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Monday, April 20, 2015

Question: How do I get my third grader to read regular books?

Image courtesy of Clipartpal.com
A while ago, a parent told me her third-grade son loved to read comic books, but she couldn't get him to read regular chapter books. She was frustrated by this and asked me for suggestions to get him interested in reading the "regular books." I asked her why she felt he needed to start reading those "regular books," and her response was, "His fluency scores are terrible and he is behind on his reading scores for his grade level."

Wednesday, April 15, 2015

Reinventing the Library Identity

Original post by Jae Holt
October 23, 2013

**This article was originally posted on the MamaManga website. The question, "if there aren't any paper books, is it still a library?" is still being answered. I wanted to reintroduce this article to readers and then revisit the question by inviting you to give me your answers. Please leave your comments below.
Carnation Library
In September of 2013 in the south end of San Antonio, Texas,a new library opened up. But it wasn't your parents' kind of library. This library, known as BiblioTech, does not have any physical copies of books. Its entire catalog is located online in the form of eBooks. The library also provided over 600 e-readers and computers for patrons to access these eBooks. Other cities and many college and university campuses were also embracing bookless libraries. And the question was asked, if there aren't any paper books, is it still a library?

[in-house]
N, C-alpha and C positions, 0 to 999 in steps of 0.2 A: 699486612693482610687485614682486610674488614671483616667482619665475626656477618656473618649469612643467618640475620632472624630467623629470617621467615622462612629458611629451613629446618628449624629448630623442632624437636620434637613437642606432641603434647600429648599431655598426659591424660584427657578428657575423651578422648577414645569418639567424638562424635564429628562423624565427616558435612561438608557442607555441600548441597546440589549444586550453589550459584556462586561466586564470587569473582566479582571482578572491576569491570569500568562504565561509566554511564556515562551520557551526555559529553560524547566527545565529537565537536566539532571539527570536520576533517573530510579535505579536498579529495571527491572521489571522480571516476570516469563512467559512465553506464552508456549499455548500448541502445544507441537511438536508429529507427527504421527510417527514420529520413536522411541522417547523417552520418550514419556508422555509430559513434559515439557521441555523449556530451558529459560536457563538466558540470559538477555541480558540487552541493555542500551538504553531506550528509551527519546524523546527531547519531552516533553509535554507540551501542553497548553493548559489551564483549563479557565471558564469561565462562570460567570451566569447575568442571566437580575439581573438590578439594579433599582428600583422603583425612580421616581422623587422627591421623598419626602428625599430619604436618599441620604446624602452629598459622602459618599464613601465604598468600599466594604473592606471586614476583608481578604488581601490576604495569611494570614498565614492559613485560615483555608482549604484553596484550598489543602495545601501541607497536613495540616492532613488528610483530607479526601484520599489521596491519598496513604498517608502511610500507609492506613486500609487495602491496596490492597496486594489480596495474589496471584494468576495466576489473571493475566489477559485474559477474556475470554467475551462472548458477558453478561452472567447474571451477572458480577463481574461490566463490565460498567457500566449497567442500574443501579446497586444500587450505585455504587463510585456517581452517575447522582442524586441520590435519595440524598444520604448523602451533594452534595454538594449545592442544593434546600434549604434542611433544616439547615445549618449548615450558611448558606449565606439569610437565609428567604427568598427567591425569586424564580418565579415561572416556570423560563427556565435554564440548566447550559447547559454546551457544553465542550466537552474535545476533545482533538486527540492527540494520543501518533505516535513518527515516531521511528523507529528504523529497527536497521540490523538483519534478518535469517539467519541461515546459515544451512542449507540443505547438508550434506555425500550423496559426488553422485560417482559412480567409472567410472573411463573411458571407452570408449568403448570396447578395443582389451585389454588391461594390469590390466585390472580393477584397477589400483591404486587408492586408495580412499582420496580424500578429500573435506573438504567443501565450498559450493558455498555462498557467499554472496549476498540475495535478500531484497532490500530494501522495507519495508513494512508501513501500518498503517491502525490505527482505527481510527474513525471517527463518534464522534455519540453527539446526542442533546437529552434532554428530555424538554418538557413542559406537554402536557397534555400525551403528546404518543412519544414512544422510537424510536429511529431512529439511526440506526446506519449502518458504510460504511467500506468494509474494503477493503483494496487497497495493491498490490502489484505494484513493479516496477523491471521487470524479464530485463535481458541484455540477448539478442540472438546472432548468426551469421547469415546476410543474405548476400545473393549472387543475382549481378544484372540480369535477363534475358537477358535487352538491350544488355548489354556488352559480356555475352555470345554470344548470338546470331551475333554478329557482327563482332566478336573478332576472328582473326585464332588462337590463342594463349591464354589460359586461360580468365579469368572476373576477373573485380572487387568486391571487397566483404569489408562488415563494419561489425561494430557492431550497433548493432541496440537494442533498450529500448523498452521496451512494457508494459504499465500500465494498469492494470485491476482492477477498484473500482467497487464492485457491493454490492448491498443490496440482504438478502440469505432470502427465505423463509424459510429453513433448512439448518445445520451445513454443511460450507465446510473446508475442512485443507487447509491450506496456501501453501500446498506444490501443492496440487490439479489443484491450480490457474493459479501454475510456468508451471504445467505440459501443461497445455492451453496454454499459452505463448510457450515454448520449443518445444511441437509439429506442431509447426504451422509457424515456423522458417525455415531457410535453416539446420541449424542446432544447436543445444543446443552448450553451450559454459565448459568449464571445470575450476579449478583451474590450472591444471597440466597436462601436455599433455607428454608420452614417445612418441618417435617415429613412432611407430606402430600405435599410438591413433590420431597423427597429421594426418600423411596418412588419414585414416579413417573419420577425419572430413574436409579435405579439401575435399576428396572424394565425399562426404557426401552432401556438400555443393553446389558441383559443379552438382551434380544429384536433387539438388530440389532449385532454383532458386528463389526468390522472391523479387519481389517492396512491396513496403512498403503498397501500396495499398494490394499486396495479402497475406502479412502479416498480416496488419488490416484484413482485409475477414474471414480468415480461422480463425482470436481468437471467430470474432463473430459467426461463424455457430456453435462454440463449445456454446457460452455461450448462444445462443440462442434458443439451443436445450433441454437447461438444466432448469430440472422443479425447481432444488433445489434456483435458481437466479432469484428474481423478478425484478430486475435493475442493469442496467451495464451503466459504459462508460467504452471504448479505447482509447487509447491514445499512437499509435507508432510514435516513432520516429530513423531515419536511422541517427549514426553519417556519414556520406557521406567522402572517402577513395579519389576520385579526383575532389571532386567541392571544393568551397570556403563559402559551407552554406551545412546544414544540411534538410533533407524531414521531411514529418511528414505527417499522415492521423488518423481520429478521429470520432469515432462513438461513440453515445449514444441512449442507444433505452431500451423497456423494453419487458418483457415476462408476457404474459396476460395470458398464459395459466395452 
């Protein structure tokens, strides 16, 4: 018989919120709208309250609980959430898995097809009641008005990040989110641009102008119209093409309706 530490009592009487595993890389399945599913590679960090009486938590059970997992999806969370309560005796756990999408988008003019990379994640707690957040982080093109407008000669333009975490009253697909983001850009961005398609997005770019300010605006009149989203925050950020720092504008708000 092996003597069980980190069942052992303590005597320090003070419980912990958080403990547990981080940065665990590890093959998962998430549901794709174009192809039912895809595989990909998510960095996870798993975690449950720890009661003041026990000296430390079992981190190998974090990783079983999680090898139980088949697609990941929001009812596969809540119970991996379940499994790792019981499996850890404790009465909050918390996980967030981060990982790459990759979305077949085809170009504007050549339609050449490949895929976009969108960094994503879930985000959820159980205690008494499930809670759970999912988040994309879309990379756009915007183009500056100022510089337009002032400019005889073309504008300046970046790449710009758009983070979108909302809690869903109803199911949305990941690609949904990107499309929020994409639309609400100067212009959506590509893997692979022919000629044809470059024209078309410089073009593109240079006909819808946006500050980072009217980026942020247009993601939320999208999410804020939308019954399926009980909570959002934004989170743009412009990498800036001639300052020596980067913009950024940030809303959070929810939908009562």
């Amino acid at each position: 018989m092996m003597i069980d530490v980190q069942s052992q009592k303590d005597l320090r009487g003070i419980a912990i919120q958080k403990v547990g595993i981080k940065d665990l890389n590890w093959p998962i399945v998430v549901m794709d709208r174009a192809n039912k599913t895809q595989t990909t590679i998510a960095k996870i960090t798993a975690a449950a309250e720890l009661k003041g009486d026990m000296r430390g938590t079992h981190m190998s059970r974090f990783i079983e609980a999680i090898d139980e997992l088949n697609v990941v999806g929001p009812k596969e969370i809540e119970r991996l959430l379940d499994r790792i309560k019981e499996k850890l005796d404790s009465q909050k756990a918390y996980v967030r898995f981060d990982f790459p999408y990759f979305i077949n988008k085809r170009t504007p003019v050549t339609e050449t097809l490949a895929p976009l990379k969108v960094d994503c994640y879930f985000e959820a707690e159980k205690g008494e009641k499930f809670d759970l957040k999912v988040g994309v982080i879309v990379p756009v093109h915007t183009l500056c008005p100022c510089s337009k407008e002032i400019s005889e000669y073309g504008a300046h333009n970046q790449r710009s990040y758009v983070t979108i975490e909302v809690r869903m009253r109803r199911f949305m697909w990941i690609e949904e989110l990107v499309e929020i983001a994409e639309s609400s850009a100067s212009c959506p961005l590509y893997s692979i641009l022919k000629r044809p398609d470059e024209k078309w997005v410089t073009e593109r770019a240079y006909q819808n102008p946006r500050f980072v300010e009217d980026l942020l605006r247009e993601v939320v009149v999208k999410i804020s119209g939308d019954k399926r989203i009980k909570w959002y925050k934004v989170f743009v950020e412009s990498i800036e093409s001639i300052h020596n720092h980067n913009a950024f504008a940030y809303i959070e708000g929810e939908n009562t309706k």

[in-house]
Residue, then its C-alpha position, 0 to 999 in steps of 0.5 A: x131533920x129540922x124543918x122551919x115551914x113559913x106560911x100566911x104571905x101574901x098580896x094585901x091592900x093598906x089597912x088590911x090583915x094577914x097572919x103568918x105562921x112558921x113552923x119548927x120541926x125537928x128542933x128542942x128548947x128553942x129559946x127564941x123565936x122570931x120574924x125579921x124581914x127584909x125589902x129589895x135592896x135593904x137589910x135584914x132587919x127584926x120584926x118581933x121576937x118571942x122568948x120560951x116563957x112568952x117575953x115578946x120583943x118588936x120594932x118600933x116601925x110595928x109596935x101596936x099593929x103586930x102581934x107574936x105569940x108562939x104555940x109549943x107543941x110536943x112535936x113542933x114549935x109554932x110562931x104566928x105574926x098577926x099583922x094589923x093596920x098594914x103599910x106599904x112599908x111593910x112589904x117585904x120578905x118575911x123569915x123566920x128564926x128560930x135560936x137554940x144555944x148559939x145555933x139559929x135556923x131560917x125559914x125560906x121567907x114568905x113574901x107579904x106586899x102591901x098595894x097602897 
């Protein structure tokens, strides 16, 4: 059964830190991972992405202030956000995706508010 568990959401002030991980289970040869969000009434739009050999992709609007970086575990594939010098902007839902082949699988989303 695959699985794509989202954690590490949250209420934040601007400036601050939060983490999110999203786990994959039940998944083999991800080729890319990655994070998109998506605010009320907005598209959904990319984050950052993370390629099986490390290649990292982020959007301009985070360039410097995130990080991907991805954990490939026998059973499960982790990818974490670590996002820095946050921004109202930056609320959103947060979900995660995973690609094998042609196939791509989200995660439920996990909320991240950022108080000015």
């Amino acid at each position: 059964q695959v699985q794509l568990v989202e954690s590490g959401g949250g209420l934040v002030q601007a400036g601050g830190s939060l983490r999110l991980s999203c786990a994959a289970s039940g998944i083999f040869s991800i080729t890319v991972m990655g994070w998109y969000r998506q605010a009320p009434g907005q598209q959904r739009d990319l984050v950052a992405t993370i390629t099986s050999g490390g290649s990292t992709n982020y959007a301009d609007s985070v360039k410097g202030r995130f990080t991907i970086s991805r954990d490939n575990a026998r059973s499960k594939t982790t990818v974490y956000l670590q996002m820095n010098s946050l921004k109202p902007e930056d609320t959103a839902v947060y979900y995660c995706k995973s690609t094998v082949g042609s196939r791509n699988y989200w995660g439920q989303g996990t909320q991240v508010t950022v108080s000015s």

Wednesday, April 1, 2015

Raising a "Normal" Child - Social and Emotional Learning

One day, while watching one of my son's soccer practices, I began to notice how the kids interacted with each other and their coach. If a conflict arose, there would be some words exchanged and maybe a few huffs and eye-rolls here and there. But whatever the problem was either got fixed, or it wasn't important enough to continue talking about. The ones that did require some intervention were brought up to the coach, who appeared to handle the disagreements appropriately and to everyone's satisfaction. The coach always maintained a very positive attitude and no one was ever singled out as "the problem." He was able to get everyone back on track.

So a question popped into my head: My son had difficulties getting along with other kids in his school, but he had no trouble working with his teammates in soccer, why was that?